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Environment

State Officials Turn Down Development Plan In Hendry County To Safeguard Everglades Restoration

The Florida Department of Economic Opportunity did not approve the development plan because it could interfere with restoration efforts aimed at moving water south from Lake Okeechobee (pictured).
The Florida Department of Economic Opportunity did not approve the development plan because it could interfere with restoration efforts aimed at moving water south from Lake Okeechobee (pictured).
The Florida Department of Economic Opportunity did not approve the development plan because it could interfere with restoration efforts aimed at moving water south from Lake Okeechobee (pictured).
Credit U.S. Department of Agriculture
The Florida Department of Economic Opportunity did not approve the development plan because it could interfere with restoration efforts aimed at moving water south from Lake Okeechobee (pictured).

In an unusual move, the Florida Department of Economic Opportunity objected to a proposed development plan inHendryCounty.

The Sugar Hill development plan, which was backed by U.S. Sugar, raised a lot of eyebrows.

Environmentalists, as well as a slew of state agencies, were worried the plan could jeopardize Everglades’ restoration efforts. That’s because the proposed site would sit in the middle of land set aside for water flow south from Lake Okeechobee.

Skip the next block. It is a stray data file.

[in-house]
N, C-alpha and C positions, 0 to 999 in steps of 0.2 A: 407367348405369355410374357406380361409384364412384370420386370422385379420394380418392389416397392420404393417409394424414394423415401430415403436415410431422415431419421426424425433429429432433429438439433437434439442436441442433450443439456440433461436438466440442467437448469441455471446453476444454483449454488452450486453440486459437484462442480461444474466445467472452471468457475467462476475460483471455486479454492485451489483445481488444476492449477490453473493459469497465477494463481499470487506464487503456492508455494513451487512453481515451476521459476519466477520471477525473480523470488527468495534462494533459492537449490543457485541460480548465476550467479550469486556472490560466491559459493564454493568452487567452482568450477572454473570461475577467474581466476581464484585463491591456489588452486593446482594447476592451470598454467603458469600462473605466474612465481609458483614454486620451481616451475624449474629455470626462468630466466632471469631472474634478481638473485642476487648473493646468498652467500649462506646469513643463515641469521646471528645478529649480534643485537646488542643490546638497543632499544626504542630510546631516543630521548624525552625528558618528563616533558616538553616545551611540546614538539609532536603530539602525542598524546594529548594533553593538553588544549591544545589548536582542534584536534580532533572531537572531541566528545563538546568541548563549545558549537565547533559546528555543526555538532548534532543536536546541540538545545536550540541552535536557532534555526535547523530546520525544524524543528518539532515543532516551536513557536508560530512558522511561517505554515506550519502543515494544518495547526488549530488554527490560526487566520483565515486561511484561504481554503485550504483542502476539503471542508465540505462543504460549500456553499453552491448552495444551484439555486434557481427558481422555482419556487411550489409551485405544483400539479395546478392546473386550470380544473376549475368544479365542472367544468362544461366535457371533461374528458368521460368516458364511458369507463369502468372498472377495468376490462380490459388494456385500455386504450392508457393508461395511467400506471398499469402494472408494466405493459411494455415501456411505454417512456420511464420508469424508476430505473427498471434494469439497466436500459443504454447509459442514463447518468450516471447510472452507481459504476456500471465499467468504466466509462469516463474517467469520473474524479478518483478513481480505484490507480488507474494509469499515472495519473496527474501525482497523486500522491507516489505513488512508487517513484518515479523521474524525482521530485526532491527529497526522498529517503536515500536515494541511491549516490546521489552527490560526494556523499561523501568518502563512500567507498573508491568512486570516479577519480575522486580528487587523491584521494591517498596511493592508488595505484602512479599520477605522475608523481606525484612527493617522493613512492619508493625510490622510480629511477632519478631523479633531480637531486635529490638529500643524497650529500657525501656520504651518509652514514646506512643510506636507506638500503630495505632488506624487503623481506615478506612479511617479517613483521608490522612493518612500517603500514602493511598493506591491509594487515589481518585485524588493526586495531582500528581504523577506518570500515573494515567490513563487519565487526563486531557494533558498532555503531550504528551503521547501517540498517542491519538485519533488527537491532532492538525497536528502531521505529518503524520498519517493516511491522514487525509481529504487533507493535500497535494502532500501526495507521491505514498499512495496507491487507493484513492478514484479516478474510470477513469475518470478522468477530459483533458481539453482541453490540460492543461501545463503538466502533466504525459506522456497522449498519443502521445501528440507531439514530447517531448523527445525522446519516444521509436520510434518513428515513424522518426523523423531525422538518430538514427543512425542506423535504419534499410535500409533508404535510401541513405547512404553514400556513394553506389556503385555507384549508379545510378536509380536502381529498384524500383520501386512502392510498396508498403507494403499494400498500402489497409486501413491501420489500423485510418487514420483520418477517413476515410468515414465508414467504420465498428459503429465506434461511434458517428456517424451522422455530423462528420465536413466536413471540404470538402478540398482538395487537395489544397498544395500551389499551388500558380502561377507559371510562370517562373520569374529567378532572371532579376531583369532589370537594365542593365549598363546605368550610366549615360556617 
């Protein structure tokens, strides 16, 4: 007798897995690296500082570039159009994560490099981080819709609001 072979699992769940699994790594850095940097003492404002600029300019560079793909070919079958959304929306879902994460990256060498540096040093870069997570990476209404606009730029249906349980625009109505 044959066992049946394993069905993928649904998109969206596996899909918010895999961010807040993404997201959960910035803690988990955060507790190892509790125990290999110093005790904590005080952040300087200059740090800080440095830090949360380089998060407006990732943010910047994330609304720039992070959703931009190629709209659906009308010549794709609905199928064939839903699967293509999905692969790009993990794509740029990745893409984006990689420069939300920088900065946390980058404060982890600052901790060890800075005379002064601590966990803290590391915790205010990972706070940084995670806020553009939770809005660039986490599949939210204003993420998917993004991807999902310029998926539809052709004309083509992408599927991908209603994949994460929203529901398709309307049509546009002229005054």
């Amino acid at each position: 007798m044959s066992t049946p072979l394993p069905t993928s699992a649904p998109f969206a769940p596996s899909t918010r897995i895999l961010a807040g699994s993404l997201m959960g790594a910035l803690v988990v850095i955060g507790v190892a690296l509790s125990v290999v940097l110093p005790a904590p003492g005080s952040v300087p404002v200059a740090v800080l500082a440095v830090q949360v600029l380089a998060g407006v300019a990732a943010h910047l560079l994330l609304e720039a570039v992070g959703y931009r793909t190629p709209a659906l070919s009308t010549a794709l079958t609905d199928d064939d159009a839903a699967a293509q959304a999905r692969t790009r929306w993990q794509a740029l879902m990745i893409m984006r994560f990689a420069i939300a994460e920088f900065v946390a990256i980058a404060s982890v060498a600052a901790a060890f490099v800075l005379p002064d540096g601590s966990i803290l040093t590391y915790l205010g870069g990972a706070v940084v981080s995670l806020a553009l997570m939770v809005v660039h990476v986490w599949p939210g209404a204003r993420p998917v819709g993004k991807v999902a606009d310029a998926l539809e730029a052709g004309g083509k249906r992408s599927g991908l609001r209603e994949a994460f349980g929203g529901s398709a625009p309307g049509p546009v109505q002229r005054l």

These concerns, and others, are why a state agency tasked with signing-off on economic development projects objected. Proponents of the plan said it would bring much needed housing and construction projects to a part of the state with the highest unemployment rates.

Craig Pittman with The Tampa Bay Times reported, this was a rare move for the agency, because it has “approved almost every development project submitted to it.”

Pittman said the plan became controversial when officials and environmentalists noticed it could be bad for the Everglades.

“I think it was hard to make that argument with a straight face that it wouldn’t harm Everglades’ restoration,” he said. “So, when I talked to the folks from U.S. Sugar, their argument was ‘well, we are not doing it right now.’ So if that’s the strongest argument you got for letting this proceed, well that’s not a very strong argument.”

Other state agencies also raised concerns about water supply and transportation. Pittman said this isn’t the end of the road, though. U.S. Sugar has about six months to address the roughly 34 objections raised throughout the approval process. He said it will be really hard to get that all done in time.

“But it’s U.S. Sugar,” Pittman explained. “They are one of the most powerful corporations in the state-- not to mention the country. So, if anyone can do it, they could.”

Activists in Fort Myers and Fort Pierce held rallies last month asking state officials to turn down the Sugar Hill Plan. 

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